Coderbyte Solution: Pattern Chaser

Update: My solution is featured on the Coderbyte blog. Go check it out and pay the lovely folks over there a visit.

A sequence of events: I write a solution for Pattern Chaser. I attend Hack Reactor and become a much better coder. Coderbyte asks me to write a solution post for their blog. I look at my code and weep for its complexity. I write a better solution for Pattern Chaser.

Here you can find the Better Pattern Chaser, but I have included my original solution at the bottom that you may learn from my mistakes.

The better solution

The most interesting thing to note here is the use of regular expressions. There are ways of solving this without them, but the gain in readability they provide here is tremendous.

We are also relying on a little trick with the match method. It returns an array of all (non-overlapping) strings that match the RegExp, and we can use the length of that array to determine whether something is a pattern.

The most important optimization from my original solution is that we are working through our possible patterns from longest to shortest and front to back, which means that the first pattern we find is exactly the one we want. We can simply return out of the function without worrying about any further iterations.

function PatternChaser(str) {

  // Best practice: define our variables up front
  var l, i, pattern, count;

  // For each possible pattern length, starting at the max
  // and counting down to 2, the minimum possible length
  for (l = Math.floor(str.length / 2); l >= 2; l--) {

    // Iterate through each starting position that
    // won't put us over the end, given the current max
    for (i = 0; i < str.length - l; i++) {

      // Capture a possible pattern as a string
      pattern = str.substr(i, l);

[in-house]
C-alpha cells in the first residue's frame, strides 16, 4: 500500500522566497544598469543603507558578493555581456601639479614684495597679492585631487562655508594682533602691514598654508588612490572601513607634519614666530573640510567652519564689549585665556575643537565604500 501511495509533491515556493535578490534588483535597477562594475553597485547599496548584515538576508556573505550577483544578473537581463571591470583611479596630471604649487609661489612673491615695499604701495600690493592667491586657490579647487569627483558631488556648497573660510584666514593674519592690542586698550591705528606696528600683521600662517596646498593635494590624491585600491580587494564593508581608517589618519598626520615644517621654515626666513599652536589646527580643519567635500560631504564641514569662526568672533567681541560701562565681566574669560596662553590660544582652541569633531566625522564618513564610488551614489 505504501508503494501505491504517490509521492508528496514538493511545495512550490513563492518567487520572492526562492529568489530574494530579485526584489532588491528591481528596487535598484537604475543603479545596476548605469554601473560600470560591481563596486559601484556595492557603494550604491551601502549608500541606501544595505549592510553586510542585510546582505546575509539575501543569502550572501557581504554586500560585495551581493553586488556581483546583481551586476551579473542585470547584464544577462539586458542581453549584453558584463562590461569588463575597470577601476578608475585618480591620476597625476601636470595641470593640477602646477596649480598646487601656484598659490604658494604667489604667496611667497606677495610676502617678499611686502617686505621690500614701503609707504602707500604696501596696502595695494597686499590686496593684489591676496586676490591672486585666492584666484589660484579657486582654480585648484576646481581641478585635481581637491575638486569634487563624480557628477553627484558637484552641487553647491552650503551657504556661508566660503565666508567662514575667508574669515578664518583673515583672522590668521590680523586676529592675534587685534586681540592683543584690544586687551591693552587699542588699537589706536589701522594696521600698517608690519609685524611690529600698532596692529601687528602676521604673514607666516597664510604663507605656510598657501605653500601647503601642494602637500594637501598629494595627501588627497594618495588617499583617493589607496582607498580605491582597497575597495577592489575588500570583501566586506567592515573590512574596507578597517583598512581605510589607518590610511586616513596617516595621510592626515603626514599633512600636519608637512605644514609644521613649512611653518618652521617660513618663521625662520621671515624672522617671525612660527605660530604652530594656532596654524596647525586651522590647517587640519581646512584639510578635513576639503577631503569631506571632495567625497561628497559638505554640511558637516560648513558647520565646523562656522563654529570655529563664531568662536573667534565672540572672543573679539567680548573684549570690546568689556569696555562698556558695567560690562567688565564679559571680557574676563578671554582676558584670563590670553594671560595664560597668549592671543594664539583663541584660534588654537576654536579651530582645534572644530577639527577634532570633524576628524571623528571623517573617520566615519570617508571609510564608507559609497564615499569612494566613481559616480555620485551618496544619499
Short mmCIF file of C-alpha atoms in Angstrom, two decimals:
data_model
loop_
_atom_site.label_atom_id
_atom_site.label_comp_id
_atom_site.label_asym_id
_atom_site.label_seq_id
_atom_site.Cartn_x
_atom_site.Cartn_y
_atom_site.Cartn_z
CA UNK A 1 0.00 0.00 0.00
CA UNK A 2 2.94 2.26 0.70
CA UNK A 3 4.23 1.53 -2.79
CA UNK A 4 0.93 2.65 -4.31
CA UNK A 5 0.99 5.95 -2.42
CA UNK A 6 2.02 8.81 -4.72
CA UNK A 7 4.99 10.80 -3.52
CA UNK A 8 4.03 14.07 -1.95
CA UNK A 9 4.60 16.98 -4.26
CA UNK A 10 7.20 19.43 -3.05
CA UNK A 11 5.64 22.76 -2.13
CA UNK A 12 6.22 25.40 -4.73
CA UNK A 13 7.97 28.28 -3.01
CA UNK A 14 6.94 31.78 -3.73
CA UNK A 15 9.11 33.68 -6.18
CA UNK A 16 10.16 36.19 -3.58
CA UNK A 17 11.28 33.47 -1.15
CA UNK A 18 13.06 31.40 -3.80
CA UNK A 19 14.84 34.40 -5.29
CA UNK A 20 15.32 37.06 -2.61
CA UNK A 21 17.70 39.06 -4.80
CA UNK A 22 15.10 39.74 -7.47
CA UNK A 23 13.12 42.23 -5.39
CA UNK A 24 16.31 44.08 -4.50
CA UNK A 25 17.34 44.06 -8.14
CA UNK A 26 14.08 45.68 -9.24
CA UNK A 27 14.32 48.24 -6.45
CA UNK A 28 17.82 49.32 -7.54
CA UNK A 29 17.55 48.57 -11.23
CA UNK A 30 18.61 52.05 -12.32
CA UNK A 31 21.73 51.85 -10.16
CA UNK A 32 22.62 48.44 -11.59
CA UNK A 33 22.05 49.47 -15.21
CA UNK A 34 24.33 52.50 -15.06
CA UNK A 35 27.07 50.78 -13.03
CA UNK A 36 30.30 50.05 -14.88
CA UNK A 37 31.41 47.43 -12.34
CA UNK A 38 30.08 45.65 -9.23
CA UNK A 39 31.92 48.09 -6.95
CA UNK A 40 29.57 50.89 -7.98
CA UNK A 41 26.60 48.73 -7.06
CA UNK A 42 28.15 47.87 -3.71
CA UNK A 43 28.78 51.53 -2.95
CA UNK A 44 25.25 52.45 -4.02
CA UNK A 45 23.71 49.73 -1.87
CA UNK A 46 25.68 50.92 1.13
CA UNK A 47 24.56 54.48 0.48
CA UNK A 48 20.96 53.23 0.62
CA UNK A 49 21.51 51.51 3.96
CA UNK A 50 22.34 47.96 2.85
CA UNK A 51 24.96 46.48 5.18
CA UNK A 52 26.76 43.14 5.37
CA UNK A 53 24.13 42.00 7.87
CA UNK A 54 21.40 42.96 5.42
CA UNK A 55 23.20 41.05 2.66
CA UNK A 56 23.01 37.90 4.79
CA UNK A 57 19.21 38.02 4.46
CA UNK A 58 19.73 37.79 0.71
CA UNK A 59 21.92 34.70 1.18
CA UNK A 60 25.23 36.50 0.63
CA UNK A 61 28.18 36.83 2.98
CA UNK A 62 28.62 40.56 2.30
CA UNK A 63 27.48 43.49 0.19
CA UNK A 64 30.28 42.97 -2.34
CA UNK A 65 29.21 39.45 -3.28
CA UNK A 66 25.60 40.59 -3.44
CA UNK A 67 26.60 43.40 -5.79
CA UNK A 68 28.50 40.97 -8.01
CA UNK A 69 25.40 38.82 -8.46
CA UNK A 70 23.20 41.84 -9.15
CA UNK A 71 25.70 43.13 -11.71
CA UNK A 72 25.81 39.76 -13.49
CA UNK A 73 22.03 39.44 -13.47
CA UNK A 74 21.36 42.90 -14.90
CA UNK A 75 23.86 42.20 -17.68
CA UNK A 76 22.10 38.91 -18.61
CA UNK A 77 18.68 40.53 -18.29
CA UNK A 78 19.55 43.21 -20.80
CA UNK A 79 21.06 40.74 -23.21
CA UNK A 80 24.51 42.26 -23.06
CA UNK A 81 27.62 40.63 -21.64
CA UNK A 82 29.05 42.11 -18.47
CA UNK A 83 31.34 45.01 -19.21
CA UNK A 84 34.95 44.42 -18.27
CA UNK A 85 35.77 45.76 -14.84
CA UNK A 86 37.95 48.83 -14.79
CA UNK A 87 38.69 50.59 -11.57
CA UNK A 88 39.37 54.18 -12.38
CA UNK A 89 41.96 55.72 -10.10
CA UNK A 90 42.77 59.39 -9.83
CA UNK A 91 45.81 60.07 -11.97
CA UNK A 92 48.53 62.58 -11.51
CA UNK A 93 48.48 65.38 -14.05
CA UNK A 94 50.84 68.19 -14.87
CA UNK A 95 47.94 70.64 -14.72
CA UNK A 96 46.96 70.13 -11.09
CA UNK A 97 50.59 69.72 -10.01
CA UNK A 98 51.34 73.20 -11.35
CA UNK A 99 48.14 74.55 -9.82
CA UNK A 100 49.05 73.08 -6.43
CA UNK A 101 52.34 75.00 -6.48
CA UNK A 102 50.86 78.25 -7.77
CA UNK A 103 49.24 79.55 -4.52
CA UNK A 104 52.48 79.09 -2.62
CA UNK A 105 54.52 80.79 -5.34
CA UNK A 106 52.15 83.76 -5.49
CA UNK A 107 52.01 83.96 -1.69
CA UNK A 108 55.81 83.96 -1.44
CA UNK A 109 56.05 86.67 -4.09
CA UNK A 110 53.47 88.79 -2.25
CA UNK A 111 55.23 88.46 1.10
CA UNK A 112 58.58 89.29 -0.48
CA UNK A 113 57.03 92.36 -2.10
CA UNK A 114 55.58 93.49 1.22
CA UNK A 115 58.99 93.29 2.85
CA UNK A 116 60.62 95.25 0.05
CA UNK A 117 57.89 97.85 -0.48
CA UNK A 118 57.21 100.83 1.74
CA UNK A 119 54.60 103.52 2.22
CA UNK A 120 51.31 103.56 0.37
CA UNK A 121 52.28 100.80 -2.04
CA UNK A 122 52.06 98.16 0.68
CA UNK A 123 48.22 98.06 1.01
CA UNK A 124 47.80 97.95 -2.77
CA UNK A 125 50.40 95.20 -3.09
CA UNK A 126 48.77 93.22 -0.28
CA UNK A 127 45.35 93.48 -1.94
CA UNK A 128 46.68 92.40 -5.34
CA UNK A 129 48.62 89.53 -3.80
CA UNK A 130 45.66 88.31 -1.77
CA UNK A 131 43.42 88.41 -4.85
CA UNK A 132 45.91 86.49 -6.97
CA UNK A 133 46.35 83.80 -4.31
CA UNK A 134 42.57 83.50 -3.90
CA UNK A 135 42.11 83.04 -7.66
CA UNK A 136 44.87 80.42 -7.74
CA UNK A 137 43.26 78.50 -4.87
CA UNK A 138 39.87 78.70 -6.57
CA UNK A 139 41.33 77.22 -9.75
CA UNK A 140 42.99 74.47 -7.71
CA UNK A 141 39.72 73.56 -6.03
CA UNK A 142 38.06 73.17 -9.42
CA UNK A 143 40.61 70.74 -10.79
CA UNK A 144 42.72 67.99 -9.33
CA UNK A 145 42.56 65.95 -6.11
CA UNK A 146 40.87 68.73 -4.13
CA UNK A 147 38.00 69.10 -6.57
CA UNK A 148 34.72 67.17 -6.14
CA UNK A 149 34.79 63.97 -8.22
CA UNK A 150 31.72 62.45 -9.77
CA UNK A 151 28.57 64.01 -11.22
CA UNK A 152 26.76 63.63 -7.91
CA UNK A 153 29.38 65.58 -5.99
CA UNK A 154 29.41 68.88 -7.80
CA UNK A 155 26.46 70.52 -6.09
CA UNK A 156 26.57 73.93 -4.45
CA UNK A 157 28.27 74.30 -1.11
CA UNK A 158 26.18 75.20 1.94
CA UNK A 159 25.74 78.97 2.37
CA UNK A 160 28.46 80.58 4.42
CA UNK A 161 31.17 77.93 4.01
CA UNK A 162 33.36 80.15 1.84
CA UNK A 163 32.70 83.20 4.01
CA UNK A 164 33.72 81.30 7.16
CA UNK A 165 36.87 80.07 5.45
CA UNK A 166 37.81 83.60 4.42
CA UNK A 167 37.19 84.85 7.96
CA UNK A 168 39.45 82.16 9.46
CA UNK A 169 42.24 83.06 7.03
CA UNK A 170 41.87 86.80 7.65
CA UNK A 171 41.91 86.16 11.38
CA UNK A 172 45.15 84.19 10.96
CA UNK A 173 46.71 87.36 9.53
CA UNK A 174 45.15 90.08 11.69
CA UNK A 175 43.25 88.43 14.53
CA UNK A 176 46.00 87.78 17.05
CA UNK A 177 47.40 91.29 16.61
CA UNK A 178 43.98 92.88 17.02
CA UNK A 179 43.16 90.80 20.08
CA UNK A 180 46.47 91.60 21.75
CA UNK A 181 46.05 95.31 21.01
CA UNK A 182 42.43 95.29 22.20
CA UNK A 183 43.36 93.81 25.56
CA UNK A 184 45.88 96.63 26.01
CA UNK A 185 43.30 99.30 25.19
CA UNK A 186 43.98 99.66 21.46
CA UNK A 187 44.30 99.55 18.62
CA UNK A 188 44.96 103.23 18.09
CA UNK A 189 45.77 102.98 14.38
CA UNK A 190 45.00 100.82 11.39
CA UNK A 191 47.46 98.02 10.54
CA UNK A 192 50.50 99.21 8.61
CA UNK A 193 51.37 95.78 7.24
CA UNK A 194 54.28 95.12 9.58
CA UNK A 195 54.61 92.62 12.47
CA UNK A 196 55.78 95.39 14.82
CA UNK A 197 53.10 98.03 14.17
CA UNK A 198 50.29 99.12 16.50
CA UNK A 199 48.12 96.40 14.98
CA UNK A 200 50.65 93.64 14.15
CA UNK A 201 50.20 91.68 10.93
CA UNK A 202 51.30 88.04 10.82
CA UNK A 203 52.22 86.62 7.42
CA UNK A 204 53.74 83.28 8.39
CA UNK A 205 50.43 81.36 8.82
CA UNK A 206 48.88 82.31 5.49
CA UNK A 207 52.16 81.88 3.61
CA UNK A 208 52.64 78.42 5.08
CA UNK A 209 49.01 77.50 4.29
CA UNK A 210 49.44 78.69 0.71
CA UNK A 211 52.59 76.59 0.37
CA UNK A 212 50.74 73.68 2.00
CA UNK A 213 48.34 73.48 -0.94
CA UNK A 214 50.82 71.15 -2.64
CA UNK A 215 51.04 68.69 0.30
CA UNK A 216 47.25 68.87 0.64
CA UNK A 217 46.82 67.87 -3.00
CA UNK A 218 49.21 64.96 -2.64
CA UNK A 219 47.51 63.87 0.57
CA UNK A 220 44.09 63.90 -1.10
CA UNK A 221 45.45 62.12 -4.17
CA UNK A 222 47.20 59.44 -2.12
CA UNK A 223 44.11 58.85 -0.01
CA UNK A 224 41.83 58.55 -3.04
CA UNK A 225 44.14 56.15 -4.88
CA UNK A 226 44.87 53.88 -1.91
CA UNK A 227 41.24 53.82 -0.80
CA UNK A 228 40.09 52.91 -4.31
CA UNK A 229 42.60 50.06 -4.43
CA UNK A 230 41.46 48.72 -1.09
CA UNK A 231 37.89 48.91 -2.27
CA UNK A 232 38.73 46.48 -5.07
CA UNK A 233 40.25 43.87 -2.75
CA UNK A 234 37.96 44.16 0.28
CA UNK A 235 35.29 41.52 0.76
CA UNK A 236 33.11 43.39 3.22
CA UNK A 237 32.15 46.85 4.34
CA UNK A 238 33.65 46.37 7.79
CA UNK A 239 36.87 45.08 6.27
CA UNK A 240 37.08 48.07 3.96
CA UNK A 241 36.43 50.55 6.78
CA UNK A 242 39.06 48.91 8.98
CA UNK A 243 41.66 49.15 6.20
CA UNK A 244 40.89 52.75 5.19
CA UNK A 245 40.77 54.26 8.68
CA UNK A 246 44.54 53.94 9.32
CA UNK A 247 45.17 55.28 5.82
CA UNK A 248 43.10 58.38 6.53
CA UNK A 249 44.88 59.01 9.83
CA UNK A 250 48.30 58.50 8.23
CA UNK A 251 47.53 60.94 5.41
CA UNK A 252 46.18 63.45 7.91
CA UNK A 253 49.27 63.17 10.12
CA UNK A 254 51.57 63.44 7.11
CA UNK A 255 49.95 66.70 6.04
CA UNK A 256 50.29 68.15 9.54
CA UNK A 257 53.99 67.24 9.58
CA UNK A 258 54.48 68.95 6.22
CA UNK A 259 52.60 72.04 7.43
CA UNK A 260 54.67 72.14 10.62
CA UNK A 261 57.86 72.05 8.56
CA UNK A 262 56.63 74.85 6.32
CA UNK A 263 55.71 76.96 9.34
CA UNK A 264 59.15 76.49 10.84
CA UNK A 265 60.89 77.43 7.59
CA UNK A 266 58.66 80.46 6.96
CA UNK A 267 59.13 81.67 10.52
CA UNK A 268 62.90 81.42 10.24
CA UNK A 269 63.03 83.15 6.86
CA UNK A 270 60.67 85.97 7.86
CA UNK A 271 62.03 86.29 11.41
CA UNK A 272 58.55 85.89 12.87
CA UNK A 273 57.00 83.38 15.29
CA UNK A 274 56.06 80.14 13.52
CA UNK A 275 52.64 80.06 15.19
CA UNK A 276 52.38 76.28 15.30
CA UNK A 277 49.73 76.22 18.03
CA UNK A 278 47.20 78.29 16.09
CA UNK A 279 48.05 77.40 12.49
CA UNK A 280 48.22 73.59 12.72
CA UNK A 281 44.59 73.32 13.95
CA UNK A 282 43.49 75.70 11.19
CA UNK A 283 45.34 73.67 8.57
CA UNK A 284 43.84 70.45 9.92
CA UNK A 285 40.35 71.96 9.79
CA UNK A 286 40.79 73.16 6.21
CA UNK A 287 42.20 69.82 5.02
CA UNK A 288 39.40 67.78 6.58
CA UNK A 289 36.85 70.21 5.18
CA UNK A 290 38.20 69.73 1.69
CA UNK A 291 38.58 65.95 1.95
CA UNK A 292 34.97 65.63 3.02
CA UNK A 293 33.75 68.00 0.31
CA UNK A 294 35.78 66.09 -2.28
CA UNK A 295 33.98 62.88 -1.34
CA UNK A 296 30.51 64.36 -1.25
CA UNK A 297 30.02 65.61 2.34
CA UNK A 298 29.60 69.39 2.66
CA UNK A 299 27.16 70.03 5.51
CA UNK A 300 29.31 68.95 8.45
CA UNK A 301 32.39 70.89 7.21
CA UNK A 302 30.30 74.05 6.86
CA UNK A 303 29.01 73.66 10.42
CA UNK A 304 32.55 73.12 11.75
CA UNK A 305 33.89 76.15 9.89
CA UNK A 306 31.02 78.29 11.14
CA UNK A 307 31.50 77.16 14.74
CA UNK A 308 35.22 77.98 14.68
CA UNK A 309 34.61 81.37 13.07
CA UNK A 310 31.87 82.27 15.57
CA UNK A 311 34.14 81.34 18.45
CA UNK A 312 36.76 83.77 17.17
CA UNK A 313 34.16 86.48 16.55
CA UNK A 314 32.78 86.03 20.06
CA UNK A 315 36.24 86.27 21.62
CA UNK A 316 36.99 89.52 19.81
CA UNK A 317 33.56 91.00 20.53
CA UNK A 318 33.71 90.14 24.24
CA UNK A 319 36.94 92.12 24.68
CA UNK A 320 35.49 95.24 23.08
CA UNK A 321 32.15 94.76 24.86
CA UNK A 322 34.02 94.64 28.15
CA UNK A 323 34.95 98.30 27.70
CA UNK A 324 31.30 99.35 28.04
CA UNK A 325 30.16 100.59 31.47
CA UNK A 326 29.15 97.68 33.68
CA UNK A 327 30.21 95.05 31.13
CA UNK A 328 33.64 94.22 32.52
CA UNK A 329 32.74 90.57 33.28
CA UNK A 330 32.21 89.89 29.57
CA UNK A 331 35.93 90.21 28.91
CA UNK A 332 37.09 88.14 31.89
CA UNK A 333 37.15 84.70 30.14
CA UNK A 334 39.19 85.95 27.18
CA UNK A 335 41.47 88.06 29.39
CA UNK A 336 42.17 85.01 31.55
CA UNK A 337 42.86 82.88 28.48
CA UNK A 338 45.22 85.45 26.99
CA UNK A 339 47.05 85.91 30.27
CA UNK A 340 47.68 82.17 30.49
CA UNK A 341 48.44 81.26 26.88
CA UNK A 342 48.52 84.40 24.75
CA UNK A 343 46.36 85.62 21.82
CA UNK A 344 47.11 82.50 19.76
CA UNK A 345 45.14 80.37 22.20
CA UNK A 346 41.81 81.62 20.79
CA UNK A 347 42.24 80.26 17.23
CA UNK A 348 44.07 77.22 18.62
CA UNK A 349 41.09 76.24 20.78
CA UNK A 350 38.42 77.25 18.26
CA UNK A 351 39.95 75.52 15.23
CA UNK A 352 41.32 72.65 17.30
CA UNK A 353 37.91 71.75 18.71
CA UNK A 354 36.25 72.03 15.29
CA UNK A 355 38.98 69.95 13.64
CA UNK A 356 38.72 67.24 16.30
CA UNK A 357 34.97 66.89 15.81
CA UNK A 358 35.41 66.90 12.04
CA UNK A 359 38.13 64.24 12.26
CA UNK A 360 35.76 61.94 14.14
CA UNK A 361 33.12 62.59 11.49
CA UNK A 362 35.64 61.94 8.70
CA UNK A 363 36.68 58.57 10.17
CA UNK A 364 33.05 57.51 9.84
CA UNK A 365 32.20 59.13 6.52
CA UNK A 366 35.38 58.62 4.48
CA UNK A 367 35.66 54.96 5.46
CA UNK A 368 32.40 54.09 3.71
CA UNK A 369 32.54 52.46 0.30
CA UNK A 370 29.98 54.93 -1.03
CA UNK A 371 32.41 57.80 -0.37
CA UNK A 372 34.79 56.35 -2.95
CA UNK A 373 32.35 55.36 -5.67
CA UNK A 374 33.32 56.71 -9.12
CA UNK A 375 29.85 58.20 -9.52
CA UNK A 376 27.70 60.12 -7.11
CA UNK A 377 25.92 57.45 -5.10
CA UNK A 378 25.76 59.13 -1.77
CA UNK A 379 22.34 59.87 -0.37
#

// Create a new regular expression consisting of the
      // possible pattern, and see how many times it occurs
      count = str.match(new RegExp(pattern,'g')).length;

      // If the string occurs more than once, it is a pattern
      // and we return a properly formatted success string
      if (count > 1) return 'yes ' + pattern;
    }
  }

  // If we went all the way through our iterations and no
  // pattern was found, return the failure string
  return 'no null';
}

The original solution

function PatternChaser(str) { 

  var patterns = [];

  for (var i = 2; i < Math.floor(str.length / 2); i++) {
    for (var j = 0; j < str.length - i; j++) {
      var pattern = str.substr(j, i);
      var count = str.match(new RegExp(pattern,'g')).length;
      if (count > 1) patterns.push(pattern);
    };
  };

  patterns = patterns.sort(function(a, b){
    return b.length - a.length;
  });

  return (patterns.length > 0) ? "yes " + patterns[0] : "no null";
}

It's not a bad first go. It's easy to read and makes use of quite a few Javascript features: floor, substr, match, push, RegExp and ternary expressions. It's showy, and these are all useful to things know.

The problem is, by going through and collecting all the patterns before returning, we are pretty much guaranteeing the worst case time complexity in every case, and then tossing a sort in for good measure.